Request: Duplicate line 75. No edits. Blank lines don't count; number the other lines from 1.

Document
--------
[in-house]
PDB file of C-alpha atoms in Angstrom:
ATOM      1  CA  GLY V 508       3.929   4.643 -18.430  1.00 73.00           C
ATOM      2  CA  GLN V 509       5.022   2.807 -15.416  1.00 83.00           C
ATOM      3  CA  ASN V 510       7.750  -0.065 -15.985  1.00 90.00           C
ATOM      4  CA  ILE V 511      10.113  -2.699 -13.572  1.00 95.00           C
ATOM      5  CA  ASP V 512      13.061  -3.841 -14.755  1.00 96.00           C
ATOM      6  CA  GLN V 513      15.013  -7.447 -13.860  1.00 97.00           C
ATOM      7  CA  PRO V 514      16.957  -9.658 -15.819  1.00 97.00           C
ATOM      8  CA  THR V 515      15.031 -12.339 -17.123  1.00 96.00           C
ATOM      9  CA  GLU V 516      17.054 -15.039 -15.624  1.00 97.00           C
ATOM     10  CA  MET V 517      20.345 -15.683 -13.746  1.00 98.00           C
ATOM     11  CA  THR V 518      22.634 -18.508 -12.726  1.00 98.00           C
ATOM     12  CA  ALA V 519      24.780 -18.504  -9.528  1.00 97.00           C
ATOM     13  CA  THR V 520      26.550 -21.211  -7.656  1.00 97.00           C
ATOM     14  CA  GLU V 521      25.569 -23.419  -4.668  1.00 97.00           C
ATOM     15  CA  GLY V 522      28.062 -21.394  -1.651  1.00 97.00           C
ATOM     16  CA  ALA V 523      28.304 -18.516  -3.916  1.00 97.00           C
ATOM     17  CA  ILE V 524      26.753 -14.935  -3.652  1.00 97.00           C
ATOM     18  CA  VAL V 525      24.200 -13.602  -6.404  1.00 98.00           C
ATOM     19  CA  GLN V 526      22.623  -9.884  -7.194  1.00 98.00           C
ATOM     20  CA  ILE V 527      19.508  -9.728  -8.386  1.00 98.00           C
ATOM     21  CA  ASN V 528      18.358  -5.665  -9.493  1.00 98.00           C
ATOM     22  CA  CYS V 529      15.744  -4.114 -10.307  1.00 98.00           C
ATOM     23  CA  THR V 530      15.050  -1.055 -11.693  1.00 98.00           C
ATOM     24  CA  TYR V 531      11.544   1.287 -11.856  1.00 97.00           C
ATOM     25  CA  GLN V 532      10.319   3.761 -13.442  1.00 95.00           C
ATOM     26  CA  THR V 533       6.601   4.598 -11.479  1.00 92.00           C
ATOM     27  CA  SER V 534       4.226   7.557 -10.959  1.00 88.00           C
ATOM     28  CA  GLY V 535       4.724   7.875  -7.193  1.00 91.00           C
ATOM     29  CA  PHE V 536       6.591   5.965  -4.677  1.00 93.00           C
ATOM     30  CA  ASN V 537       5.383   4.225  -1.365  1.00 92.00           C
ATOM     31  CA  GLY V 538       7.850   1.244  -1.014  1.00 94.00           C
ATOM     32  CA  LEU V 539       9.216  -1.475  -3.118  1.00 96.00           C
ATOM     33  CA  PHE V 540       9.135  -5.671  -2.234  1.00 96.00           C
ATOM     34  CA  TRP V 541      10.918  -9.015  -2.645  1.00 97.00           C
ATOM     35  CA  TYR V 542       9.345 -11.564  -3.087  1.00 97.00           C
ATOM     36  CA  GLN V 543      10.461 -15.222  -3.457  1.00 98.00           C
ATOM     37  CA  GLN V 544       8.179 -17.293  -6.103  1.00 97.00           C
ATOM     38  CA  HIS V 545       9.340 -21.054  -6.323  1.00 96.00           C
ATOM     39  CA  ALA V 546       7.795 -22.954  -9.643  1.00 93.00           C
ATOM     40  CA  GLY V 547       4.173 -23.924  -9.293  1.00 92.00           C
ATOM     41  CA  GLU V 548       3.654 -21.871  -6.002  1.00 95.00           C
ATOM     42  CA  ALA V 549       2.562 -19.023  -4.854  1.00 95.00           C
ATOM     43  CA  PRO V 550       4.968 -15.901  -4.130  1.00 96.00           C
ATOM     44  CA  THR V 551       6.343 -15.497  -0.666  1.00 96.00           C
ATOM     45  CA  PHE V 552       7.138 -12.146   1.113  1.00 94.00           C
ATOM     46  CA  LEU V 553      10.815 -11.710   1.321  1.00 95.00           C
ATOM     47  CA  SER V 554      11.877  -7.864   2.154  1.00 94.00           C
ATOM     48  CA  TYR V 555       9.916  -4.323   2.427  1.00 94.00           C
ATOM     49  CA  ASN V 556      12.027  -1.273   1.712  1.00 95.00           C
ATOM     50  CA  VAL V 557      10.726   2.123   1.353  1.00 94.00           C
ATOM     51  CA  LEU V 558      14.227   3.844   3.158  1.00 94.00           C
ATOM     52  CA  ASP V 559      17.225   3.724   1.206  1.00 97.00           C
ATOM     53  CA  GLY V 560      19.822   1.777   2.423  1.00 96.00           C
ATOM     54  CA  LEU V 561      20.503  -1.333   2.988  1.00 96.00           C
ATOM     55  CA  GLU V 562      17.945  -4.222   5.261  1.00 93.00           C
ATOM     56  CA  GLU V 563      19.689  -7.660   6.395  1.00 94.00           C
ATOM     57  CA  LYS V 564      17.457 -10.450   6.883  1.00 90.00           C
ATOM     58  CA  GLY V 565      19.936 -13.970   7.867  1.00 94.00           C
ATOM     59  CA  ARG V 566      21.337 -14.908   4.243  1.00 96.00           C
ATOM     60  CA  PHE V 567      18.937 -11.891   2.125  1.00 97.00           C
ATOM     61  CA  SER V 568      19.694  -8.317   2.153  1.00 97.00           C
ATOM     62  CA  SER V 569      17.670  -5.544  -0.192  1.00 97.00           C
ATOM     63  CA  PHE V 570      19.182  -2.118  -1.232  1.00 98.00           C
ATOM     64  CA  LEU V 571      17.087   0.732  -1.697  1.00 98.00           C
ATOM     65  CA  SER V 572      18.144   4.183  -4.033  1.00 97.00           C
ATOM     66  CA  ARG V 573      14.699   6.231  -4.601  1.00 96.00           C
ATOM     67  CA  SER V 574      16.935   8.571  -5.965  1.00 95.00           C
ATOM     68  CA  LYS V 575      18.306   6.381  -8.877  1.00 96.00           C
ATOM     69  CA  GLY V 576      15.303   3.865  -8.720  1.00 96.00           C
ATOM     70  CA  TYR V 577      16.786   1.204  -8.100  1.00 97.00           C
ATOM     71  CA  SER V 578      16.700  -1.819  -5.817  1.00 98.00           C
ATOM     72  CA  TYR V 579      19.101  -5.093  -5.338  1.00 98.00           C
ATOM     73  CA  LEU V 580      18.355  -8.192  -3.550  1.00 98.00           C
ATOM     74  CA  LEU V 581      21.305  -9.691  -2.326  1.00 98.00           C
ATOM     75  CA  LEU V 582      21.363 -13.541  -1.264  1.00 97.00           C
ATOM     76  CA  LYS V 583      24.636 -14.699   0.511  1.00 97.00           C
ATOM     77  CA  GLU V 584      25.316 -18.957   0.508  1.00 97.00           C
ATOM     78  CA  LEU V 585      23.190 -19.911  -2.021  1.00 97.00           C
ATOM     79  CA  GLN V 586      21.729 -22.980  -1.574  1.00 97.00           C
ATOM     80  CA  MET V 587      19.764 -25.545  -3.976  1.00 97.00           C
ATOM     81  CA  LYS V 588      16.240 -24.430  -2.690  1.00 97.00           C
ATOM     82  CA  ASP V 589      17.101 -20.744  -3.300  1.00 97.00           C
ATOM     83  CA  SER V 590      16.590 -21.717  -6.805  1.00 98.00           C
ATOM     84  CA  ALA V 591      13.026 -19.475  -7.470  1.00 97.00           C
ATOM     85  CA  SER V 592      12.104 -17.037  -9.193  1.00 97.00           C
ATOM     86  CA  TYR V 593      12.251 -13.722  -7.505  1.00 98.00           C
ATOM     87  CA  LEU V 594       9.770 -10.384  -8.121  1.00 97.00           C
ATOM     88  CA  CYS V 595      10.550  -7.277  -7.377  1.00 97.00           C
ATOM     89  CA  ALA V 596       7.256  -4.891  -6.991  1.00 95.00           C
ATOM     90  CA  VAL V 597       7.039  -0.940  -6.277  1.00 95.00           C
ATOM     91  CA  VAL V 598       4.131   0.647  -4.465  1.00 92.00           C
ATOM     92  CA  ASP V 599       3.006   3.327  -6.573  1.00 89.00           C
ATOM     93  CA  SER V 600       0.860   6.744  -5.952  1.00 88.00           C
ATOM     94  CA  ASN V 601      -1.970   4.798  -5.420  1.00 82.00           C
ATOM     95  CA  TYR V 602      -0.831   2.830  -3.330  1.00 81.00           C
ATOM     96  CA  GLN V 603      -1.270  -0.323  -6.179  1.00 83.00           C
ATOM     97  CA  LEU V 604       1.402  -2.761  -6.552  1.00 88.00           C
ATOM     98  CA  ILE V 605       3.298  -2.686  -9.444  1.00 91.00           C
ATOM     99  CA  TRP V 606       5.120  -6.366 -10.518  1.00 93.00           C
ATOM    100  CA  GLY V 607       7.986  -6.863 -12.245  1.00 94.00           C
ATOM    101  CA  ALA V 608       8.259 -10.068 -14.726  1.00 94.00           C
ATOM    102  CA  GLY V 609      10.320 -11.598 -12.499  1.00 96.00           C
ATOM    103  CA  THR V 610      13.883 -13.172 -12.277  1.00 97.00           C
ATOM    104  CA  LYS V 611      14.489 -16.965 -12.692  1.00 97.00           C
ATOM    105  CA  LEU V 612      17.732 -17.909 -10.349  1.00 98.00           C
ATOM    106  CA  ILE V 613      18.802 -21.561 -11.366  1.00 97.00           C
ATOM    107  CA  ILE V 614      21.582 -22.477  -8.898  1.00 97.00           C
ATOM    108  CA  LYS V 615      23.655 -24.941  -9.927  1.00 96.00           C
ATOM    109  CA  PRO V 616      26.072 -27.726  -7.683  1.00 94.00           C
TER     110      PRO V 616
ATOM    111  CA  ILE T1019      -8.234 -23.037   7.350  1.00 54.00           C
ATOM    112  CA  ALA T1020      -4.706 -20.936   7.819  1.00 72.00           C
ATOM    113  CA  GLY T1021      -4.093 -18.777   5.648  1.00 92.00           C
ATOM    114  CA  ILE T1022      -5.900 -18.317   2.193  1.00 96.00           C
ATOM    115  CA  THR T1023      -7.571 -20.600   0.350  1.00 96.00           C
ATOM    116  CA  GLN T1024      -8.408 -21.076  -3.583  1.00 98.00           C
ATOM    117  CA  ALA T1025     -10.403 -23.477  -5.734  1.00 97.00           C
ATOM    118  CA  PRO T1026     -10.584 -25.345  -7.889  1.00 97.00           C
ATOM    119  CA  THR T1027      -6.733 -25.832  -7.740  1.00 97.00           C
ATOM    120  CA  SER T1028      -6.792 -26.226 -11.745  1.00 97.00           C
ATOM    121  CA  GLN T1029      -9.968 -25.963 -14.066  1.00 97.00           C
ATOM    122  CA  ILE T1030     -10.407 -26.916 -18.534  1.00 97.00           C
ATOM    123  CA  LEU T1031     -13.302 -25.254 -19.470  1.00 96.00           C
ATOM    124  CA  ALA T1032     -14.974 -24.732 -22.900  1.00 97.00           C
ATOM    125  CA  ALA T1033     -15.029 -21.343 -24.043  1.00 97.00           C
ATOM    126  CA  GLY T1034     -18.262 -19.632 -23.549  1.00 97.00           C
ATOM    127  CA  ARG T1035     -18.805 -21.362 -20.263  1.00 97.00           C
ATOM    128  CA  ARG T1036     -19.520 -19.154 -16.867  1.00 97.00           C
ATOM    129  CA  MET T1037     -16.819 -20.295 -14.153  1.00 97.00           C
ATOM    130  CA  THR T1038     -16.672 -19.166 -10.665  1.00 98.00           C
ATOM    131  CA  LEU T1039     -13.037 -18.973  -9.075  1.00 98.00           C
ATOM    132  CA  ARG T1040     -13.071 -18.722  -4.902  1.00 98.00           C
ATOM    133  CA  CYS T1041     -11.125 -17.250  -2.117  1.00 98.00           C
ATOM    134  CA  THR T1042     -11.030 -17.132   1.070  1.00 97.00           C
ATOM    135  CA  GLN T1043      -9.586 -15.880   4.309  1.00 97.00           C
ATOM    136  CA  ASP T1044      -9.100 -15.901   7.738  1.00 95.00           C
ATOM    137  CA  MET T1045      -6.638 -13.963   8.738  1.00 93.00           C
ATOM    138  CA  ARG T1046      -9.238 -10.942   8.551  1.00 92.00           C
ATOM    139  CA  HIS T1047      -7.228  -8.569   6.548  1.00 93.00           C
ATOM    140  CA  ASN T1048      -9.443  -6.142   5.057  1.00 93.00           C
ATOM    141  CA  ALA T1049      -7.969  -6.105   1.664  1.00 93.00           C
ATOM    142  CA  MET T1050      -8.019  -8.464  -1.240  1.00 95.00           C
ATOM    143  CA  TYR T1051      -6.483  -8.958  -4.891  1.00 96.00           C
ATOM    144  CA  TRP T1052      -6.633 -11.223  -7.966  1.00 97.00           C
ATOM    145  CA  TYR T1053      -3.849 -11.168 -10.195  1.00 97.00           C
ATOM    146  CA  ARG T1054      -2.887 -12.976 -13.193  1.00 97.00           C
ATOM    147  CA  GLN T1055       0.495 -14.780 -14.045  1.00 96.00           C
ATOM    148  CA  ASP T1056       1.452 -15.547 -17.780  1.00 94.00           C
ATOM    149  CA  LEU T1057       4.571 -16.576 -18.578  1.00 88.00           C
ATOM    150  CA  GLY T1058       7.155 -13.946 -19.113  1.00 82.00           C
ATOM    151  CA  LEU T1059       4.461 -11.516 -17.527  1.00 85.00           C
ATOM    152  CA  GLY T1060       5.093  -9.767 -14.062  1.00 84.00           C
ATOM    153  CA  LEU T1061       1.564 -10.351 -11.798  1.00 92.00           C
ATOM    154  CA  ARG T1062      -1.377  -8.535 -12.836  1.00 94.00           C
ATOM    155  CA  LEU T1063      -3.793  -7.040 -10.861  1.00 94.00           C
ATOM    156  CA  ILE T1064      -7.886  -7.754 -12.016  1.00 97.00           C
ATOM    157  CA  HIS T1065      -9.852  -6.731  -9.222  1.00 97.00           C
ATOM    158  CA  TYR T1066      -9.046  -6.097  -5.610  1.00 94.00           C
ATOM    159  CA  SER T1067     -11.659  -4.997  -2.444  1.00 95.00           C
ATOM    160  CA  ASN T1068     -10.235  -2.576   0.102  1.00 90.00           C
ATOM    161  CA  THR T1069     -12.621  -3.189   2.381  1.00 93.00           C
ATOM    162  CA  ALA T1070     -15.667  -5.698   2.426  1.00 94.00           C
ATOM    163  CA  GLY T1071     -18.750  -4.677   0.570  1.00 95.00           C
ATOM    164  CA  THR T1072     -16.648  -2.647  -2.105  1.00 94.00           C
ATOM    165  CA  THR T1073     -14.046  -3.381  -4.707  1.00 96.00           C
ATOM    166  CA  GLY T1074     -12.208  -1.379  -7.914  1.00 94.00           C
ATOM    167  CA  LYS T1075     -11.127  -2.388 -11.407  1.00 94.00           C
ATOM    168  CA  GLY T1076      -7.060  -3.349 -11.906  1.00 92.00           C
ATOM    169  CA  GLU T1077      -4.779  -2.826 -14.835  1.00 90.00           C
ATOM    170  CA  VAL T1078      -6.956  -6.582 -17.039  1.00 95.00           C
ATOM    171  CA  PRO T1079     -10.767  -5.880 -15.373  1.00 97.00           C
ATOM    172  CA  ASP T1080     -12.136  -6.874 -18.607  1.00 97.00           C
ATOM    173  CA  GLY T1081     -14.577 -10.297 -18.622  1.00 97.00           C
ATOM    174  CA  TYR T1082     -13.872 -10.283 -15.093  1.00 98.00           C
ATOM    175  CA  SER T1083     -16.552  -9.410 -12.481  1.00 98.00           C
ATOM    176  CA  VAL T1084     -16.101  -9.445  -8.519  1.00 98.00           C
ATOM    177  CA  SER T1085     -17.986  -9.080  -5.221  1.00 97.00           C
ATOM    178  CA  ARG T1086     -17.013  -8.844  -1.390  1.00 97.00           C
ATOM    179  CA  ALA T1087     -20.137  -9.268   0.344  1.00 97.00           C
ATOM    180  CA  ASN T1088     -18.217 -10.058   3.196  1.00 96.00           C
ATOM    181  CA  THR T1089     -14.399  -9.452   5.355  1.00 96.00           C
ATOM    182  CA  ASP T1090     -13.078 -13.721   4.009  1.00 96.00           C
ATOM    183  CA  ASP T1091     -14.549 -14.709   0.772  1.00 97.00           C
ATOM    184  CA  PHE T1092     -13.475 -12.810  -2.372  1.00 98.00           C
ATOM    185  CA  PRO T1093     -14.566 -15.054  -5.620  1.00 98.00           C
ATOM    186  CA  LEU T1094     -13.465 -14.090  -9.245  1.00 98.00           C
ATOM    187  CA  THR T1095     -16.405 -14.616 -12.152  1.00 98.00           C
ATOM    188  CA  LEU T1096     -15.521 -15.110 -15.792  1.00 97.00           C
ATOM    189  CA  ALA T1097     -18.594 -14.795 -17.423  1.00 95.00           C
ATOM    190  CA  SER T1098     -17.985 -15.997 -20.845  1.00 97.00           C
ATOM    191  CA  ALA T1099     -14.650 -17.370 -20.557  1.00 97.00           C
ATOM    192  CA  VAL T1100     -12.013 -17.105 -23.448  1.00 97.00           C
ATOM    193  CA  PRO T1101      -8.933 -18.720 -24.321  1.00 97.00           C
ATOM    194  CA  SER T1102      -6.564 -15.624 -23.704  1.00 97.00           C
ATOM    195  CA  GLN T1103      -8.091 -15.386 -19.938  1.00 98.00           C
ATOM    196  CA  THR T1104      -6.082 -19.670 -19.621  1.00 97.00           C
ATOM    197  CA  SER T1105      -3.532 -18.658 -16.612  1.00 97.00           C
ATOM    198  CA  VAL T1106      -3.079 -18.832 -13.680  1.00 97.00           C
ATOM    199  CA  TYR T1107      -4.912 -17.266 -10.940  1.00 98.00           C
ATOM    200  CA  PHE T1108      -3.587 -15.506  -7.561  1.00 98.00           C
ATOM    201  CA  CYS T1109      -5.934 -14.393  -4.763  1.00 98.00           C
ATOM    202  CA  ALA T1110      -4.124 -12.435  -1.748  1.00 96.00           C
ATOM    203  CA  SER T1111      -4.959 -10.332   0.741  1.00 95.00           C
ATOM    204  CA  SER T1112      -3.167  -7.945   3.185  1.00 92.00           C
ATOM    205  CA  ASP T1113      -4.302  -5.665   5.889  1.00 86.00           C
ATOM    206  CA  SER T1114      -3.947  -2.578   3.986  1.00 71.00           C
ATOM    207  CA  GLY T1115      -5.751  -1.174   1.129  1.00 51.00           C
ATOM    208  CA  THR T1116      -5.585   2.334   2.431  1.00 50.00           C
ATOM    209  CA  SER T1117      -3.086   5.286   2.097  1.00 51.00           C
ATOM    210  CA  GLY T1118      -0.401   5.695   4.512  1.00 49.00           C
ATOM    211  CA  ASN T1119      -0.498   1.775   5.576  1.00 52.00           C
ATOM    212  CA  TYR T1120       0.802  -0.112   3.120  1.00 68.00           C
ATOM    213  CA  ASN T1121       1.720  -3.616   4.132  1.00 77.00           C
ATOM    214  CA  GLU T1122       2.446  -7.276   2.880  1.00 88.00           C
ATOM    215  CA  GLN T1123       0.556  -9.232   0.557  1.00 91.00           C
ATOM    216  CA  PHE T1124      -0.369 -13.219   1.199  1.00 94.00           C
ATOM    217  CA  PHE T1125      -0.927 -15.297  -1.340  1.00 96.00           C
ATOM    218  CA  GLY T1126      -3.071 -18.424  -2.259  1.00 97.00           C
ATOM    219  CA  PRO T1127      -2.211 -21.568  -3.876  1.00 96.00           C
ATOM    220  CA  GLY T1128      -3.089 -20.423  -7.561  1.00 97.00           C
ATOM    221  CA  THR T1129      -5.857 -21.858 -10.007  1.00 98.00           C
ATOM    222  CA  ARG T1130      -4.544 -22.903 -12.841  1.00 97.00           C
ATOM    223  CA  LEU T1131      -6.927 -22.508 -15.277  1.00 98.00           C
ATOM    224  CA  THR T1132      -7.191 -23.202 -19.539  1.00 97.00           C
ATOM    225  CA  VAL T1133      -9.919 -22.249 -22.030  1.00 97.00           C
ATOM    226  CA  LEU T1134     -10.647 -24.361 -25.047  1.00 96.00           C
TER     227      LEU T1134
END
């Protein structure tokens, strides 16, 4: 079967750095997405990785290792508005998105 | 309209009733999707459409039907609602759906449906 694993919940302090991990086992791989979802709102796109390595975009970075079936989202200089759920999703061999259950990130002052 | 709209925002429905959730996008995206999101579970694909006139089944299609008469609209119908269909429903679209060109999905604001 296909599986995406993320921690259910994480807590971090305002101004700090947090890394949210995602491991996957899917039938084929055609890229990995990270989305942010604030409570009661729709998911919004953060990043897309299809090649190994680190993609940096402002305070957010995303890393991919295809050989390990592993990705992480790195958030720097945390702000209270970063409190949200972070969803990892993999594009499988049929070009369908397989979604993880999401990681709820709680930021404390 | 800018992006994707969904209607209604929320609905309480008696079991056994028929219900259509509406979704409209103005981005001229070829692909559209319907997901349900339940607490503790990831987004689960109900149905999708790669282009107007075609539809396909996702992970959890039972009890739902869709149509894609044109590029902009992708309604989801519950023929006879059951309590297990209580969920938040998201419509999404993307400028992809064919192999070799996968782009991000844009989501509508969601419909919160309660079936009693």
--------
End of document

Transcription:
ATOM     73  CA  LEU V 580      18.355  -8.192  -3.550  1.00 98.00           C